Yay, Let us go and sacrifice a Lamb to the great Bar Code!
YaDa! YaDa! YaDa!
Anyway, the invention, and the application, were fantastic for the retail world, as well as manufacturing process controls, data collections systems and on and on.
My problems are not with the Bar Code label, its concept, or it's applications. My problem is with that cursed Check Out Line that exists today, and how it is used and abused.
Used and abused by the retail companies as well as the customers.
The Checkout Line
Eventually, there was the Check Out line.
A simple thing, really.
A long counter for the customer to place the items they want to purchase.
A Cash Register at the end, for scanning the items, and closing the sale.
A Cashier, who, once trained, handles the scanner, and the payment process.
That's it. Nice and simple!
But, over time, the retail companies became large corporations, and conglomerates, and they built larger stores, carrying more inventory, and each store now had dozens of cashier lines, instead of just a few, and there were more and more people standing in the lines.
Checkout Line Problems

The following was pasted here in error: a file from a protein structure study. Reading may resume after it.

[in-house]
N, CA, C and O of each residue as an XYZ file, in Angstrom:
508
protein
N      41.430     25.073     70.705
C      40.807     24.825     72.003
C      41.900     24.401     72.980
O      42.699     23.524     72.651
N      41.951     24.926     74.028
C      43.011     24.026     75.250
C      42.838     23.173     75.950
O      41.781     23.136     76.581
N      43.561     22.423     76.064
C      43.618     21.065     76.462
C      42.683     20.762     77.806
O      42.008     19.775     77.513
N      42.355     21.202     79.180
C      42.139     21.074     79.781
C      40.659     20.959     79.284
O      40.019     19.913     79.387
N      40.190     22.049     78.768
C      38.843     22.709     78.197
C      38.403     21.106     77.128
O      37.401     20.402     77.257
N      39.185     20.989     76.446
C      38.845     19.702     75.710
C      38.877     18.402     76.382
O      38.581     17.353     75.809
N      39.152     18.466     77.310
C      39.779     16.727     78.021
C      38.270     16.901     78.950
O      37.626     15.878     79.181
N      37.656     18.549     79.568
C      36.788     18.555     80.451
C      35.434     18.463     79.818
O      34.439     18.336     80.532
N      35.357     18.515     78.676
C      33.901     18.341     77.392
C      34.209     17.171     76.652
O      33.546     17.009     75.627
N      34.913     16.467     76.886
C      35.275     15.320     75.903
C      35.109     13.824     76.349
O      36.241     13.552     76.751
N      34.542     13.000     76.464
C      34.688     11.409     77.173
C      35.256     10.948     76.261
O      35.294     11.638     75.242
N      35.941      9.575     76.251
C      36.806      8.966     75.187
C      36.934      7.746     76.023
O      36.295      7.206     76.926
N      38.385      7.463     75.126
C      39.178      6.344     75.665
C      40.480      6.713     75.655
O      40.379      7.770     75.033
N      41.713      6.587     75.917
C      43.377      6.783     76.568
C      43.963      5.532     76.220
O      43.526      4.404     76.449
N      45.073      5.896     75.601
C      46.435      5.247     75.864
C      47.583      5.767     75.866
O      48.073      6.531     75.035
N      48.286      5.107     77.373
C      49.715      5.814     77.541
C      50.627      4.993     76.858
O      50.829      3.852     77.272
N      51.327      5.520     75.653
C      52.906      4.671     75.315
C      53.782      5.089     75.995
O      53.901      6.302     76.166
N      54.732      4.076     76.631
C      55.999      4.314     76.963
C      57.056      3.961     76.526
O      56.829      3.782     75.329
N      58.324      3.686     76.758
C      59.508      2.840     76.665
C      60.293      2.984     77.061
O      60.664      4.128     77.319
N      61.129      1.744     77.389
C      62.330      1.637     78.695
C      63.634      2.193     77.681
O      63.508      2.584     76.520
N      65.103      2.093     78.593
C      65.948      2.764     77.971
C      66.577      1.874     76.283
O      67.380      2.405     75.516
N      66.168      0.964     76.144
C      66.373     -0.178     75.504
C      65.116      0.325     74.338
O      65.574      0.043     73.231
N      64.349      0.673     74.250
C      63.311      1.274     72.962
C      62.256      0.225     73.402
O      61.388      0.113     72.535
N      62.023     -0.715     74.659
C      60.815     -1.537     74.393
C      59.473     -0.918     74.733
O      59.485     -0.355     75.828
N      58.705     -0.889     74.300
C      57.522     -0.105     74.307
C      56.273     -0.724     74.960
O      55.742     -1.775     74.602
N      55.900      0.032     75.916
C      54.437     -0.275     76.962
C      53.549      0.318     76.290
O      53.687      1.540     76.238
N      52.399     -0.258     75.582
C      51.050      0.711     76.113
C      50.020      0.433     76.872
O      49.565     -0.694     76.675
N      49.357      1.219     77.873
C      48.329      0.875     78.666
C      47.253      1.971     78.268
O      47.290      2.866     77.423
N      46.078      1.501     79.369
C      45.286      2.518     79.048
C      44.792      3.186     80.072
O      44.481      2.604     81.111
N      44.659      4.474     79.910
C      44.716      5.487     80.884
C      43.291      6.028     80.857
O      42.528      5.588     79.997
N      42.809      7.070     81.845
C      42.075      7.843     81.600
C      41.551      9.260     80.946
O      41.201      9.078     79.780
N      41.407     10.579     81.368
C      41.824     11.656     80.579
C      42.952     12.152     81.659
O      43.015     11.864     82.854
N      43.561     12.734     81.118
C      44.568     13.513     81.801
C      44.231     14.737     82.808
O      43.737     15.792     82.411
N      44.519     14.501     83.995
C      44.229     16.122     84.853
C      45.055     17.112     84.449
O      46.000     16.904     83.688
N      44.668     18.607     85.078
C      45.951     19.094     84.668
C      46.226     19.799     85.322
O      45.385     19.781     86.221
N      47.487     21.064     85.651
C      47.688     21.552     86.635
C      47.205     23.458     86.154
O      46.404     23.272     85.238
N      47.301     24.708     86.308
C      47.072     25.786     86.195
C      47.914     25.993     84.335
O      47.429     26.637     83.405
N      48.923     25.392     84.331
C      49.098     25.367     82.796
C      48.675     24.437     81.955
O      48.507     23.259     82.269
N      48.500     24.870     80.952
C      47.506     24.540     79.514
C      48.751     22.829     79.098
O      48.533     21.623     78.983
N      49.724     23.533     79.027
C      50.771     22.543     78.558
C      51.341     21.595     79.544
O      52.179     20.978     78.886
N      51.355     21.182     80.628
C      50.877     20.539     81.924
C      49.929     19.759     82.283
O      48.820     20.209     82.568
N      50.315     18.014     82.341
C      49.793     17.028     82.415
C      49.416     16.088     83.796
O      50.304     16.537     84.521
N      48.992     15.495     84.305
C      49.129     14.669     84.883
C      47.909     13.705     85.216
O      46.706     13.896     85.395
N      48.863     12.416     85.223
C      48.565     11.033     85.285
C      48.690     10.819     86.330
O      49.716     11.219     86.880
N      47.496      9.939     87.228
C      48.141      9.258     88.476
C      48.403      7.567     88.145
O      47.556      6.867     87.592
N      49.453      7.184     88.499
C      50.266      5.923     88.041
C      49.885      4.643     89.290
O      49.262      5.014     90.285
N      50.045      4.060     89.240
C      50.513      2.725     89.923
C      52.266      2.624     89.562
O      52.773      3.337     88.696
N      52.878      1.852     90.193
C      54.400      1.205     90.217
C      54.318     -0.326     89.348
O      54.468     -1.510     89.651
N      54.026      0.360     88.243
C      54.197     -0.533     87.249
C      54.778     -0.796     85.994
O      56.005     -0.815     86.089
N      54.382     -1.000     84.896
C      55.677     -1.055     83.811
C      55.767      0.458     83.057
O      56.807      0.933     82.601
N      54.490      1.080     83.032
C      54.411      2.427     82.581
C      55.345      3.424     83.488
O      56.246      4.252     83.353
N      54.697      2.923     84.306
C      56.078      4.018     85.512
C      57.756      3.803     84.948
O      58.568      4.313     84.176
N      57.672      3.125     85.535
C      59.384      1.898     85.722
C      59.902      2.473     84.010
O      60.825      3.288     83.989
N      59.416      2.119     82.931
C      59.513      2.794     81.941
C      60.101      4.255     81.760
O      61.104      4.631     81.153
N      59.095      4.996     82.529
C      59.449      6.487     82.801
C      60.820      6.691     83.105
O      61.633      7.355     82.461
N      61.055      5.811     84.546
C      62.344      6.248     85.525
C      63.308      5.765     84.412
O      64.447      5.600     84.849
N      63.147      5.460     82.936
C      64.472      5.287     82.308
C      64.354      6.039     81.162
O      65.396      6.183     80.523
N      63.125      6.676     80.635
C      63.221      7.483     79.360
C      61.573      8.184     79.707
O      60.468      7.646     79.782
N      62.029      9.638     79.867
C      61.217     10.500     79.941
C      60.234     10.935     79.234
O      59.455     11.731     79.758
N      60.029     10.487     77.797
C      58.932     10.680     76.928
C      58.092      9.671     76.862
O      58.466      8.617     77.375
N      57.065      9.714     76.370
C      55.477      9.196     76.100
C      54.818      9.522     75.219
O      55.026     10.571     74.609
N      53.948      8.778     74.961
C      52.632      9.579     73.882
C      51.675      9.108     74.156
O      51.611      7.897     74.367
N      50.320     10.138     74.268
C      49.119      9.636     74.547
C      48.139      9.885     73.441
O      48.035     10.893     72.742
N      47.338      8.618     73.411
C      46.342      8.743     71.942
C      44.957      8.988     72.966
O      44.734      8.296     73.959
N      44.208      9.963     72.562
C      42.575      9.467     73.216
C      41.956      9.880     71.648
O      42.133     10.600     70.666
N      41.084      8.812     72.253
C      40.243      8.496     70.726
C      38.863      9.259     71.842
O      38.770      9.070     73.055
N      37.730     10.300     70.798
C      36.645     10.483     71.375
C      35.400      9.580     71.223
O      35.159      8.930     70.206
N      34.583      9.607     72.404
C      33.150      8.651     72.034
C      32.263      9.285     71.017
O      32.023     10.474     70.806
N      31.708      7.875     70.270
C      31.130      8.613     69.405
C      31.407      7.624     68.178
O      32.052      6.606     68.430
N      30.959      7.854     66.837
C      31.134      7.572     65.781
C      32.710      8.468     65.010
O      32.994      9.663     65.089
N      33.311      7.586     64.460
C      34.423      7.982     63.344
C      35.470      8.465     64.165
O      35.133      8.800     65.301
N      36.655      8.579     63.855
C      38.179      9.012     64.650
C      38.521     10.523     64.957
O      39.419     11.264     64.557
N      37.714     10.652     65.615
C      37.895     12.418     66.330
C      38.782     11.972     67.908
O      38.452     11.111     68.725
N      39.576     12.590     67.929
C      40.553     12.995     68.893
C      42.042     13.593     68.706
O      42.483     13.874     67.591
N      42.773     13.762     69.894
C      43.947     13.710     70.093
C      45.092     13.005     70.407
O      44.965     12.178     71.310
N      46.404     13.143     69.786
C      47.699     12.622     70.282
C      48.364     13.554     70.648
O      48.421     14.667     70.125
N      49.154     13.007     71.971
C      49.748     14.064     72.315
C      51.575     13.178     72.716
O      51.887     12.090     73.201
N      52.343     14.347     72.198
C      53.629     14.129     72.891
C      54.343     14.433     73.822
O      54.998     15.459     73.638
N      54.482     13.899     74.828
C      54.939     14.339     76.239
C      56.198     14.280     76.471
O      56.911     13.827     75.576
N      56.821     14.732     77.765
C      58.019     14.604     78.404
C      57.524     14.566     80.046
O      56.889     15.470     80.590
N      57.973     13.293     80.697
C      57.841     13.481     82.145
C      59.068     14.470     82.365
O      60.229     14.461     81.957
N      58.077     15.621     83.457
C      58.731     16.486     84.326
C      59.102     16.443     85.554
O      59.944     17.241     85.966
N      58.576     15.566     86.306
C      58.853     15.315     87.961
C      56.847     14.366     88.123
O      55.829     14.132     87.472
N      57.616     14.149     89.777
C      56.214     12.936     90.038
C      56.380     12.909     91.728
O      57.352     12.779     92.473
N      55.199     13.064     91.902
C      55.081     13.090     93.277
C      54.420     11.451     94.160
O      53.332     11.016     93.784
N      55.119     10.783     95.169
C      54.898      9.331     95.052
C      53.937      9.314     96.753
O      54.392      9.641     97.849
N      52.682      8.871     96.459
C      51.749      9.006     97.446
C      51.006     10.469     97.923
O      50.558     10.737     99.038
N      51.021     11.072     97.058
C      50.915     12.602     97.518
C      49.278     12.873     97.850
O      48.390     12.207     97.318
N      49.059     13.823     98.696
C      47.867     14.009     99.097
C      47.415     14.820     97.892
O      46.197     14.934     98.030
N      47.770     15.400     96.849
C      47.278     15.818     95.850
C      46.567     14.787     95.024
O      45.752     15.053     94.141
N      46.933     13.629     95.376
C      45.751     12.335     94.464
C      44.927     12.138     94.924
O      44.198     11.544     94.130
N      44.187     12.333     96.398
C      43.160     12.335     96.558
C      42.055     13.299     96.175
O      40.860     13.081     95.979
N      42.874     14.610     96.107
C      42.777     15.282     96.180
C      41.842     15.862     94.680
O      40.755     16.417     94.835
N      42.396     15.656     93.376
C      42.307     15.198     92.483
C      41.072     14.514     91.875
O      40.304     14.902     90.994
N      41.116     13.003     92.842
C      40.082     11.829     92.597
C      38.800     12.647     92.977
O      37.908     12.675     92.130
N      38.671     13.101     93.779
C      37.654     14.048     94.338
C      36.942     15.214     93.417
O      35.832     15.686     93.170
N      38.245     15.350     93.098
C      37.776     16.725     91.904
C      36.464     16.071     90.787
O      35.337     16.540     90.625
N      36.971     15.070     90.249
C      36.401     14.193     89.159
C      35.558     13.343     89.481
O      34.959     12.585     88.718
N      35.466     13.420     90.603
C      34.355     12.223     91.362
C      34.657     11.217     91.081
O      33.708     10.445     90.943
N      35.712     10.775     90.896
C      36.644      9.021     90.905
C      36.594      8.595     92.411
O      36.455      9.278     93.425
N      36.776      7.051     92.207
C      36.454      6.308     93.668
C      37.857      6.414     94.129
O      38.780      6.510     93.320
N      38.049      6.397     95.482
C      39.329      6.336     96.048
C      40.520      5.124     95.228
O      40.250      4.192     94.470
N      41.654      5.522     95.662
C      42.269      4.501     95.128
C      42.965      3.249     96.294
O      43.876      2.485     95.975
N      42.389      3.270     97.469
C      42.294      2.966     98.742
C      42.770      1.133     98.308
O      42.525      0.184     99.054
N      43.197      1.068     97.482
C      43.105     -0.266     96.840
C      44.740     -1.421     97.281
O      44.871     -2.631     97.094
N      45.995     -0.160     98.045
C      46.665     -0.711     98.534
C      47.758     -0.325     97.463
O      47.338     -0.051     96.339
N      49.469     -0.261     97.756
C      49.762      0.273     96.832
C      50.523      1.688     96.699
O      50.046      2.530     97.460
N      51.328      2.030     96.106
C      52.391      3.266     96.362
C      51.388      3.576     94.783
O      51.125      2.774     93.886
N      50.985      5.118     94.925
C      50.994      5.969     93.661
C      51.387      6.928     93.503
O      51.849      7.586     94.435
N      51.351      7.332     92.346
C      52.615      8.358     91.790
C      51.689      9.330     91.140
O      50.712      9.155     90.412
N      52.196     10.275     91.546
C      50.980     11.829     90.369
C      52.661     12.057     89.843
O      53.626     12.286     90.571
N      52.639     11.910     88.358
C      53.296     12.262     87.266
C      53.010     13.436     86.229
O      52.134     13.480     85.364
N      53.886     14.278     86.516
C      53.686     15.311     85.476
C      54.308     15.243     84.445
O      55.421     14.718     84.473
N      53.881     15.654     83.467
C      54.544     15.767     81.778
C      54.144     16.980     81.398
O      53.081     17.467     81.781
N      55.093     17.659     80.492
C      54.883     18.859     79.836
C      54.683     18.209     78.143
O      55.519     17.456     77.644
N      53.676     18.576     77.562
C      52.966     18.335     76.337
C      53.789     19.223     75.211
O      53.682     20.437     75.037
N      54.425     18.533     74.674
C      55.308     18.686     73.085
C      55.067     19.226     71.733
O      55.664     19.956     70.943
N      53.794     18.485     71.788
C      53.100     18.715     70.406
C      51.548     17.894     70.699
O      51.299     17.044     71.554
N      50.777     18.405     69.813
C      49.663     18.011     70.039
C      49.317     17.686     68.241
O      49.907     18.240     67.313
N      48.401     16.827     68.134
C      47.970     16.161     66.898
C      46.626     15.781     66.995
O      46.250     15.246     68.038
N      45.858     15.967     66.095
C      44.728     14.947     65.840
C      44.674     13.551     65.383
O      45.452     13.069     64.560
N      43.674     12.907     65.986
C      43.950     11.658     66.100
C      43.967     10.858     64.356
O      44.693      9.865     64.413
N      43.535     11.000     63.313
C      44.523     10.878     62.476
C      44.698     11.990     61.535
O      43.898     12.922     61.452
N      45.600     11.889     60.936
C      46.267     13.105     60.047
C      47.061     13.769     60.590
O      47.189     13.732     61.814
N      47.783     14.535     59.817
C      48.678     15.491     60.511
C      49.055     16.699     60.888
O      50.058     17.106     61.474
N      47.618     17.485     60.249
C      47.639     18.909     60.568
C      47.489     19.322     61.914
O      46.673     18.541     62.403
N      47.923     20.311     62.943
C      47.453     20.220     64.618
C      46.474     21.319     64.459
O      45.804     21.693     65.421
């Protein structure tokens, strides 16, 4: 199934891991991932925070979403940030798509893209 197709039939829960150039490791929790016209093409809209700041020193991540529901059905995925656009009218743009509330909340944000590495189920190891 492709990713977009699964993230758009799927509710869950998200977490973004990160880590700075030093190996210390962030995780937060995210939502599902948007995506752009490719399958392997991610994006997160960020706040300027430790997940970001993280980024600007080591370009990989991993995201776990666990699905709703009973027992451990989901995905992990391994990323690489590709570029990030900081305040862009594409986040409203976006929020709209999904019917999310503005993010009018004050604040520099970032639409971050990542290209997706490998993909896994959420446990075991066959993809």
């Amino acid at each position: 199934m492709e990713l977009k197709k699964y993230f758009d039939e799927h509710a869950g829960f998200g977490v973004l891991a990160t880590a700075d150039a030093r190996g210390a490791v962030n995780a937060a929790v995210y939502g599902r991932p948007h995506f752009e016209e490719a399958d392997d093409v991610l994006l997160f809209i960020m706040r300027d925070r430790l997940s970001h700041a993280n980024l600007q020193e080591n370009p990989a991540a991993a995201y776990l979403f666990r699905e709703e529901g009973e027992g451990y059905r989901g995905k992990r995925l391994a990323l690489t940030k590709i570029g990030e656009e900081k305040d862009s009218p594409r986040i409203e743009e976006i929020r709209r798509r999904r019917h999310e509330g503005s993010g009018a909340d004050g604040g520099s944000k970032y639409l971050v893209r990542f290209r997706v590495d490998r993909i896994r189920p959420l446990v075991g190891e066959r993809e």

And, along with this growth, the problems started to pop up, both for the customer, and for the business. Problems like;
- The Customer in a Hurry- One of the first problems that arose was the fact that people who only want to get a couple of items and go home, really do not want to be standing in line behind a half a dozen other shoppers who might have dozens of items that they want to purchase. No business wants an unhappy customer!
- The Mislabeled Product- This one is a lot bigger problem than you would think. If the scanner cannot collect the right data from the label, or, the data/price is wrong, then the checkout line is stopped, and nothing happens until someone runs back to the shelf that the item was stocked on, and the item/price is confirmed the old fashioned way, by a human. Then the appropriate corrections have to be added to the outer, usually with a managers oversight and approval, and then, finally, the line can begin to move again. By this time, pretty much everyone in the line is upset.